In the new law, giving the operators an option of paying the value-equivalent of flared gas is a misstep. The question is, would they be expected to pay the value equivalent of what government sells natural gas to the Power Holding Company/NIPP or the international market price? Since the flaring is a domestic operation, the companies would definitely argue they pay the domestic price which in real terms would be so meager and as good as nothing. Also, who ascertains the true volume of gas flared at every facility? The government has to come up with a stringent penalty without a caveat and this would act as a deterrent for companies, which find it easier to pay the laughable fines rather than worry themselves with the extra investments required to address this mammoth waste which is more of a rape of a nation.
It is pathetic that the new PIB failed to take the issue of stopping gas flaring in the country with the seriousness it deserves. If government is sincere, they would have known that this idea of stupid fine never worked in the past because if it did, the several deadlines set in the past would not have casually passed without making any difference. When previous regulations to phase-out gas flaring practices in Nigeria were enacted, a number of instruments in form of penalties for defaulters were also put in place. The Gas Flaring Re-Injection Act of 1979 came with a penal fee of ₦ 0.05 for every million cubic feet (MCF) of gas flared was promulgated as a fee to be paid by the offenders of the law. This was reviewed in 1998 to ₦10 for every million cubic feet (MCF) of gas flared during oil production by oil companies. This was later upgraded to US $ 3.5 for every 1,000 cubic feet of gas flared following the new flare-out deadline of 31 December 2008. Then the National Assembly (House of Representatives) came with the amendment of the Gas Re-Injection Act and stipulated a penalty of US$ 500, 000 for any defaulter. The lawmakers also fixed 2012 as terminal date to stop gas flaring in the Niger Delta. Oil companies nonetheless have continued to flare gas, merely paying nominal fines and that’s what they are going to opt for in the new dispensation to be set in by the new PIB. We still have the chance to correct this and make the foreign operators know in strong terms how serious our people are in stopping gas flaring in the Niger Delta or elsewhere.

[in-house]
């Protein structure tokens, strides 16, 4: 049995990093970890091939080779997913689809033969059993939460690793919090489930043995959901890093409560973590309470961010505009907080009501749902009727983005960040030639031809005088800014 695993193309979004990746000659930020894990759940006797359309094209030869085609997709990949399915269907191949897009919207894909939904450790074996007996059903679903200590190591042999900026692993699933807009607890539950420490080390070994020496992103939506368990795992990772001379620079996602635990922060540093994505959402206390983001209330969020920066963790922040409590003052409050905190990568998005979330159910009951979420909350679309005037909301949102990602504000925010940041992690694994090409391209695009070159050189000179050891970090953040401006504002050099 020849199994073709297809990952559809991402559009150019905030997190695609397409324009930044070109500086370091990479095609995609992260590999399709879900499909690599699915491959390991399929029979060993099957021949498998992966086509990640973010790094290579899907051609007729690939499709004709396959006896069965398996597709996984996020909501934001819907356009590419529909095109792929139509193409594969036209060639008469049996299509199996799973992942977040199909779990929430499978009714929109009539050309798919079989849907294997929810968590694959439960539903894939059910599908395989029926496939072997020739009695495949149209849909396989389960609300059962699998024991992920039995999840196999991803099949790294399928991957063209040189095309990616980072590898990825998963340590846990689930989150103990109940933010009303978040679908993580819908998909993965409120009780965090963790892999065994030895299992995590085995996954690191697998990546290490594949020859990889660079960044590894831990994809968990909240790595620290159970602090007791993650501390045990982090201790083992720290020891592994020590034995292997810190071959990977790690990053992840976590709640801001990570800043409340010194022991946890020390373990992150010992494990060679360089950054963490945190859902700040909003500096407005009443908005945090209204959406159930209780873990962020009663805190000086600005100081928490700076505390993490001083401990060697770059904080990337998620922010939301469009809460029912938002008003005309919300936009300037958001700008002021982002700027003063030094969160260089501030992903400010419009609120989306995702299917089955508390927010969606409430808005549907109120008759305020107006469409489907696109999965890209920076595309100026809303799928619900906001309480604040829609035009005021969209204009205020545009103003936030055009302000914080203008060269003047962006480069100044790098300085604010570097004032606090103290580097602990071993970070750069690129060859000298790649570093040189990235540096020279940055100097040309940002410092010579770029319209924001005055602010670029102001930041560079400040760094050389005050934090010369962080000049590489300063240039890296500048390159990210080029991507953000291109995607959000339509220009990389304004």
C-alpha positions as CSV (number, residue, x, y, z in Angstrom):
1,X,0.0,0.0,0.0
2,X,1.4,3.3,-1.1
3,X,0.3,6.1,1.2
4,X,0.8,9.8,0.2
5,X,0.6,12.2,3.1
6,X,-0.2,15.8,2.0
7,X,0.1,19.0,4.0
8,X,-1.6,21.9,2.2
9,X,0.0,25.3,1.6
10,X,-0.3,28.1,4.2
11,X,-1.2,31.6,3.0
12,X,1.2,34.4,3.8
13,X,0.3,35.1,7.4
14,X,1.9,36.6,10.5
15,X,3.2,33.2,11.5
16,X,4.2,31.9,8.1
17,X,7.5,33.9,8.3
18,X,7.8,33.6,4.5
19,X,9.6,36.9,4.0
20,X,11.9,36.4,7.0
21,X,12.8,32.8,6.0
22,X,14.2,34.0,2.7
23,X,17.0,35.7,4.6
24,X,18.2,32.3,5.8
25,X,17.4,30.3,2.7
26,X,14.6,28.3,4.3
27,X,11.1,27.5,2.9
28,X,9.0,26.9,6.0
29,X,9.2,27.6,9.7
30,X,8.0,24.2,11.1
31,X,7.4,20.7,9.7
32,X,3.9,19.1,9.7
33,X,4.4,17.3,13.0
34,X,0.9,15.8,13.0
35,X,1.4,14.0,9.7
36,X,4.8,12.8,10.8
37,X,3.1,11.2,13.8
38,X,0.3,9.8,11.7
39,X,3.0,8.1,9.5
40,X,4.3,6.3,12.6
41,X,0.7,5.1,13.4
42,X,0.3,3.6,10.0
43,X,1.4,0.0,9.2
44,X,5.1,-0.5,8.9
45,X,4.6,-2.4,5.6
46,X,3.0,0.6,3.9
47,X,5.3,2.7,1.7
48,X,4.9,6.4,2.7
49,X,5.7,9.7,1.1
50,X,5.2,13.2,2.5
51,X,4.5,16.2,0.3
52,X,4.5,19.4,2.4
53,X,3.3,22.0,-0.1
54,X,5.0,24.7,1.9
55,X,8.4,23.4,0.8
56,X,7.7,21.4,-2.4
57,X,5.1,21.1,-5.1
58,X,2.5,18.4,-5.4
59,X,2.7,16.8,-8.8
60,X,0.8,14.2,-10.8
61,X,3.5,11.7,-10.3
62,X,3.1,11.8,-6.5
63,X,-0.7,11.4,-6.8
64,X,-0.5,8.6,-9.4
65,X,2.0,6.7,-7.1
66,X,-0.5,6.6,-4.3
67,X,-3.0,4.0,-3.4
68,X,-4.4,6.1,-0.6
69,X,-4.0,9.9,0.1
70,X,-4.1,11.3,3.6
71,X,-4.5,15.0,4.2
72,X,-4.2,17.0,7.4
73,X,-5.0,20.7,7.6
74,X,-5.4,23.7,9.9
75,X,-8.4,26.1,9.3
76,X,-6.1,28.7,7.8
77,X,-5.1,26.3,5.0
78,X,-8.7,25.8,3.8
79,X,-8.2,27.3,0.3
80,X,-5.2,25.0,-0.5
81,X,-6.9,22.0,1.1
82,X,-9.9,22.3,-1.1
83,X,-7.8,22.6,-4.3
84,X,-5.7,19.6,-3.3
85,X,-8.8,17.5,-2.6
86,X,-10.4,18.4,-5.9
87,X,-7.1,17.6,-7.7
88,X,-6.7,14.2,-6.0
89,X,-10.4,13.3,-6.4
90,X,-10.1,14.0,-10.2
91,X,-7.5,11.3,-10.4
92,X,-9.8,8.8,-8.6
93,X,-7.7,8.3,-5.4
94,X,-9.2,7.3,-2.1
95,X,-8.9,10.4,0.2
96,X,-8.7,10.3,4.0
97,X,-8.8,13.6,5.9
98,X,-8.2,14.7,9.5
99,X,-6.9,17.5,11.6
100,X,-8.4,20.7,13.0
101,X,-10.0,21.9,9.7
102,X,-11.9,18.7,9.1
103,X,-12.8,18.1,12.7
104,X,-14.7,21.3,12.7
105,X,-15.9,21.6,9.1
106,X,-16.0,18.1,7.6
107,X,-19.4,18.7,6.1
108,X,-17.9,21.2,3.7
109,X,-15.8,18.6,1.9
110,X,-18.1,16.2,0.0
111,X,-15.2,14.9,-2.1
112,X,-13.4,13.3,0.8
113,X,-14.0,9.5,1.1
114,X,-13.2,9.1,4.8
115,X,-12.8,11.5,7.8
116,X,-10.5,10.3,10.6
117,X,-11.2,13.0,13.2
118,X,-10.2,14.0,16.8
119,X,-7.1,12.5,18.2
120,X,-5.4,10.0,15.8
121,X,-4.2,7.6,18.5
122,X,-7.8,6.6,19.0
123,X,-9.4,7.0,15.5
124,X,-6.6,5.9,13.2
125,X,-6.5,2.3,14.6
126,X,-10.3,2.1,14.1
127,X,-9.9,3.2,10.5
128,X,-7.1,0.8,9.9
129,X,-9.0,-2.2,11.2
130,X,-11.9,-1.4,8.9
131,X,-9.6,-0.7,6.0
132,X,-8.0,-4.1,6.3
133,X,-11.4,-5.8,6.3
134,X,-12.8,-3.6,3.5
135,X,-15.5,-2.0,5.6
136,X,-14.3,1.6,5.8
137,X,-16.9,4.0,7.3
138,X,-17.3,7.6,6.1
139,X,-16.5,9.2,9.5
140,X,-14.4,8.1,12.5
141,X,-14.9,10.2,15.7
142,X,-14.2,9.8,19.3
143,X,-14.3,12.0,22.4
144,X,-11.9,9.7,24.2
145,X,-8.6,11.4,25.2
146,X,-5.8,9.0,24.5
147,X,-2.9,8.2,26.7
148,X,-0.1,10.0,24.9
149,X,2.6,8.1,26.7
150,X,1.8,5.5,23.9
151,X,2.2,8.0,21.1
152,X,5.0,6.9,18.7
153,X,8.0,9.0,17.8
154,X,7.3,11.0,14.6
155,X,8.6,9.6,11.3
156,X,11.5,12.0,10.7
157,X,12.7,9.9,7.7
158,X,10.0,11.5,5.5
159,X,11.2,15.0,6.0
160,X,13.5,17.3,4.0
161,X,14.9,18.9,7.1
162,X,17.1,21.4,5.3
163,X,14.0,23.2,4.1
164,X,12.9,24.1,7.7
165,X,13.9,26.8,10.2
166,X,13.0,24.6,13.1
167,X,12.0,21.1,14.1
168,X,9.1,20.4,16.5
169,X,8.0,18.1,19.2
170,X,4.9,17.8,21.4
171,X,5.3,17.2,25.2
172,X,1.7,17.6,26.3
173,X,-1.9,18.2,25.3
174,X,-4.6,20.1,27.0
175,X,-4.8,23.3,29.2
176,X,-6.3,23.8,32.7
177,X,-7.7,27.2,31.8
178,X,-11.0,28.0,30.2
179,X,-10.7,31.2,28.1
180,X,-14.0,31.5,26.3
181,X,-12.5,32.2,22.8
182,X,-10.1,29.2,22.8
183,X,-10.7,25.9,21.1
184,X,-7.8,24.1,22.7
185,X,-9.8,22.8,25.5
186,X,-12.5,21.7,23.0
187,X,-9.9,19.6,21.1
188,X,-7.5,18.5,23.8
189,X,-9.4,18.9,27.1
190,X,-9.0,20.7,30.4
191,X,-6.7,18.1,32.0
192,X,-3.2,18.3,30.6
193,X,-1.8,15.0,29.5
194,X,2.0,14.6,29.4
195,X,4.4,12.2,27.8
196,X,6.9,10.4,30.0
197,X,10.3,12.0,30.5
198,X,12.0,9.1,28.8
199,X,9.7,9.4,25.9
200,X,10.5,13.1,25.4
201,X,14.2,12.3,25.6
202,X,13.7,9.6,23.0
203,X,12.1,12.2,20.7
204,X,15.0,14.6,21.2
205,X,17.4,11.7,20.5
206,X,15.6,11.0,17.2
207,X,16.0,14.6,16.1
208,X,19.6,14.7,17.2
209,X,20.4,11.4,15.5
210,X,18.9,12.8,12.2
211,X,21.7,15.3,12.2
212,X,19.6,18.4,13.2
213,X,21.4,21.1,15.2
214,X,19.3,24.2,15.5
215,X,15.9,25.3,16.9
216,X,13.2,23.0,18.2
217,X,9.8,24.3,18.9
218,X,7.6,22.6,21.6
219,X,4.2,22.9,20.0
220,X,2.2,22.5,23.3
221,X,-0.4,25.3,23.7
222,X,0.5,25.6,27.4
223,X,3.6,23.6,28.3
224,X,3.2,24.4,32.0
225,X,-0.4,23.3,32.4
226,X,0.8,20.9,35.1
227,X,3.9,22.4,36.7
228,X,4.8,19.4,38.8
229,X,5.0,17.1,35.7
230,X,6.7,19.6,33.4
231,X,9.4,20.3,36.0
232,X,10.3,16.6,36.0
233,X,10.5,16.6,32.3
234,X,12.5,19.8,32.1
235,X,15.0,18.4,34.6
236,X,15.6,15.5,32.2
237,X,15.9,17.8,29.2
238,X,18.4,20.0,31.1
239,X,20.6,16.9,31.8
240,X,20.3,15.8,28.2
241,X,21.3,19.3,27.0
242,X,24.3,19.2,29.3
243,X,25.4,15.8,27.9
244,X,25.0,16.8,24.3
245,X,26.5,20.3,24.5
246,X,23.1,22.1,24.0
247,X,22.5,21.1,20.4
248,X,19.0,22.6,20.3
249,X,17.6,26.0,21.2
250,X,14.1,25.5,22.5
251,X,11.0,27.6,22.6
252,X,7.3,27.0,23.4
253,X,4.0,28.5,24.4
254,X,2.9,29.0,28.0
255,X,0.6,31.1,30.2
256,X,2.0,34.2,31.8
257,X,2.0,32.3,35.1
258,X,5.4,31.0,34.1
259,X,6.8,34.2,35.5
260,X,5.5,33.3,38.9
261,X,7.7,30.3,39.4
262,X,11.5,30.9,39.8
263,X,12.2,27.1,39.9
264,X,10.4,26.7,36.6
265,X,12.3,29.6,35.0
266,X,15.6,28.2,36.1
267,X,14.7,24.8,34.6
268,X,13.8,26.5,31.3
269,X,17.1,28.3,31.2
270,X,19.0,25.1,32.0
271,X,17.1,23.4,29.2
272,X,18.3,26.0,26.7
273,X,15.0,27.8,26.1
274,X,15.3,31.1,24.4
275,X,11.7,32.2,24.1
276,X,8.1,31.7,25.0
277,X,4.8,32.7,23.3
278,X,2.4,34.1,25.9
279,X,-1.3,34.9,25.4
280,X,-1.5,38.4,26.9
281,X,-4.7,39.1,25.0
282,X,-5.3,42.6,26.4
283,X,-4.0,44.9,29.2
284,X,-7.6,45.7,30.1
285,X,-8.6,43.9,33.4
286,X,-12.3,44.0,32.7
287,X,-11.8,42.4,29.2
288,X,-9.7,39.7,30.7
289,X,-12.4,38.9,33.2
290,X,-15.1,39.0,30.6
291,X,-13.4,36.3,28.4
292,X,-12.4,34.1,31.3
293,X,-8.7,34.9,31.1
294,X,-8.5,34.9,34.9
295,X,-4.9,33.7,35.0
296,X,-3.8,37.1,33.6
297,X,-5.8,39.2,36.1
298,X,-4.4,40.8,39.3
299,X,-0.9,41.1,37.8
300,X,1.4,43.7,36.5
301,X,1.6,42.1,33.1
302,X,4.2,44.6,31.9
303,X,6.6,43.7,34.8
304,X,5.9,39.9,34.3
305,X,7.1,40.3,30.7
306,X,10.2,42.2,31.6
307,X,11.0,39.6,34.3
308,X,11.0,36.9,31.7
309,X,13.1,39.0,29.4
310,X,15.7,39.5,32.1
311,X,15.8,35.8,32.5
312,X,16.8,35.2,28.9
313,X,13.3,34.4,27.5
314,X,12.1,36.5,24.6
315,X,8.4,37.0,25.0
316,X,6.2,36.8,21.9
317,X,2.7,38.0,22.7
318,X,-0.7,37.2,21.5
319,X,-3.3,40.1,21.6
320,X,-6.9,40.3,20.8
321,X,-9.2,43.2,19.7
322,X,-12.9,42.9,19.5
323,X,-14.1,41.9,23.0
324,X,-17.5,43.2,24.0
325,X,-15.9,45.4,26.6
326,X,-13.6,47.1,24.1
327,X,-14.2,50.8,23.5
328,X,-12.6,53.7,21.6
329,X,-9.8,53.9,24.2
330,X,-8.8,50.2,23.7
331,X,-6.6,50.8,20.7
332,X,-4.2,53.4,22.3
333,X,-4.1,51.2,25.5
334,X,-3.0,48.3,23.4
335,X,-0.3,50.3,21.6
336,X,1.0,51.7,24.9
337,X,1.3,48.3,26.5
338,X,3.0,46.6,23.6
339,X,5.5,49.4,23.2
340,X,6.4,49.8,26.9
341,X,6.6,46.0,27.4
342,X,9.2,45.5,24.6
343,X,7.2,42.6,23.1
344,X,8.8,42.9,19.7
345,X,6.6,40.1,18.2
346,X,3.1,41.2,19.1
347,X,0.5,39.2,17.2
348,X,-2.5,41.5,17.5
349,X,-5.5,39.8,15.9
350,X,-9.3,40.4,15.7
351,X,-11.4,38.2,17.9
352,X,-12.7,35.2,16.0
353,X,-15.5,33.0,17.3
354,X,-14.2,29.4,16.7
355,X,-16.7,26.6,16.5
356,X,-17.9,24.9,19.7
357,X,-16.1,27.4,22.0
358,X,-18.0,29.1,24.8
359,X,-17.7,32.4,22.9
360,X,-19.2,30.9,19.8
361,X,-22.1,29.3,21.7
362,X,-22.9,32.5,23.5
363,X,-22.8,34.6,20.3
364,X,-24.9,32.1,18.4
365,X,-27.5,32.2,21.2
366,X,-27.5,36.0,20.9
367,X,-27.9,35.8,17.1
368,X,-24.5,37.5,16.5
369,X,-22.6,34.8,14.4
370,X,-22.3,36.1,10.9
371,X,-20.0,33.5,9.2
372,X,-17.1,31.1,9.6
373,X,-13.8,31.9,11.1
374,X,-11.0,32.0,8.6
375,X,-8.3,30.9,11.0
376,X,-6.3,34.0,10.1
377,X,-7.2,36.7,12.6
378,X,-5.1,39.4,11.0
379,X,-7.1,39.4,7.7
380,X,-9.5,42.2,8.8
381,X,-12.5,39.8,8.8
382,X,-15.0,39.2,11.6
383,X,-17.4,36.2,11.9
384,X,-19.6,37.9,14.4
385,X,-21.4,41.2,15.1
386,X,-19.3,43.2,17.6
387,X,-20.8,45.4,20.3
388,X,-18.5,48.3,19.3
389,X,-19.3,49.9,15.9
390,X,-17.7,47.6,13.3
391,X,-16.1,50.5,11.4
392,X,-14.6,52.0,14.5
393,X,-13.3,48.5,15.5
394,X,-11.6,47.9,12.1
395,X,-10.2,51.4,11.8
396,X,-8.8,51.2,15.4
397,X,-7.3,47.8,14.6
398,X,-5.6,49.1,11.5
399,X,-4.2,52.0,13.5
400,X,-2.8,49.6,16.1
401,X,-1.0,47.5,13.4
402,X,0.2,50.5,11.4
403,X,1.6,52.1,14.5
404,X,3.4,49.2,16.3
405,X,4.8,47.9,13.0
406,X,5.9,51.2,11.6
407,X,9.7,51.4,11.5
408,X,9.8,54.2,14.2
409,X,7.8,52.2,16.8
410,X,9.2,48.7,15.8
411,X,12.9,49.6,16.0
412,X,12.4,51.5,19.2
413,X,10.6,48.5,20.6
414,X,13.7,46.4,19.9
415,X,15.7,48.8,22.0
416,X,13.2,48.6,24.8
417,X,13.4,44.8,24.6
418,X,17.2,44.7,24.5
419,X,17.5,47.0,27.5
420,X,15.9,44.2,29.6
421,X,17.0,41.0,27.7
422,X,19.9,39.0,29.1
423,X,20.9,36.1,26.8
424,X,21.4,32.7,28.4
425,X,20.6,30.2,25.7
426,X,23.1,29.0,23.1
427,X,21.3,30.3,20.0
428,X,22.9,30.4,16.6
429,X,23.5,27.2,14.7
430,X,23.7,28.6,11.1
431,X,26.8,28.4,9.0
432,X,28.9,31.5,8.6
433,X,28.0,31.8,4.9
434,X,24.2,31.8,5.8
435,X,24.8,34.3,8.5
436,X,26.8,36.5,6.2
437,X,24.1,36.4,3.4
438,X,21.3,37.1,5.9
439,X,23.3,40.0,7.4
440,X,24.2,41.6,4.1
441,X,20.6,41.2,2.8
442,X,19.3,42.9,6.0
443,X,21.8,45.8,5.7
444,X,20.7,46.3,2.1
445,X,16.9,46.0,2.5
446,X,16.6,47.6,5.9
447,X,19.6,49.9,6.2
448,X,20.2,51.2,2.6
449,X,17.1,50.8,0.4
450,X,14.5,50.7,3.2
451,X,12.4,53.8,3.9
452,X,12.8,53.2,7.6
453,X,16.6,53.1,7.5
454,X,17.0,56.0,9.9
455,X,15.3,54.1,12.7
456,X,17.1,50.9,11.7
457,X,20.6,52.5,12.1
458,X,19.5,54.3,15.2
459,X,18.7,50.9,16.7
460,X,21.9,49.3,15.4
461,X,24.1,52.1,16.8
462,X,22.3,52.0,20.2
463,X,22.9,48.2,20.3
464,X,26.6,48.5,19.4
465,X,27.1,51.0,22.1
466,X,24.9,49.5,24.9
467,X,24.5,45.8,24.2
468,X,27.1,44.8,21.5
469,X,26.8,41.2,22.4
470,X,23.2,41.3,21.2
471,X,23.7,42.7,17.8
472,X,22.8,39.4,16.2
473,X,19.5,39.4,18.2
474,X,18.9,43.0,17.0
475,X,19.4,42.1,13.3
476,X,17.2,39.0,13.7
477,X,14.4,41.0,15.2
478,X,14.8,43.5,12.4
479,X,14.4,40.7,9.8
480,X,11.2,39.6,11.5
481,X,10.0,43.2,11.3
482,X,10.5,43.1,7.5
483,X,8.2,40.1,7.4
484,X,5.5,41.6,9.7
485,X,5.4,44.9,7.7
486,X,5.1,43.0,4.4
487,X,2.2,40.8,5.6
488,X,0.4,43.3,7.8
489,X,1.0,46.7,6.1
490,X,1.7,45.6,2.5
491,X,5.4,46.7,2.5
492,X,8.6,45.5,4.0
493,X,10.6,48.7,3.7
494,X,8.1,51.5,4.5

(IFEANYI IZEZE can be reached on: [email protected]; 234-8033043009)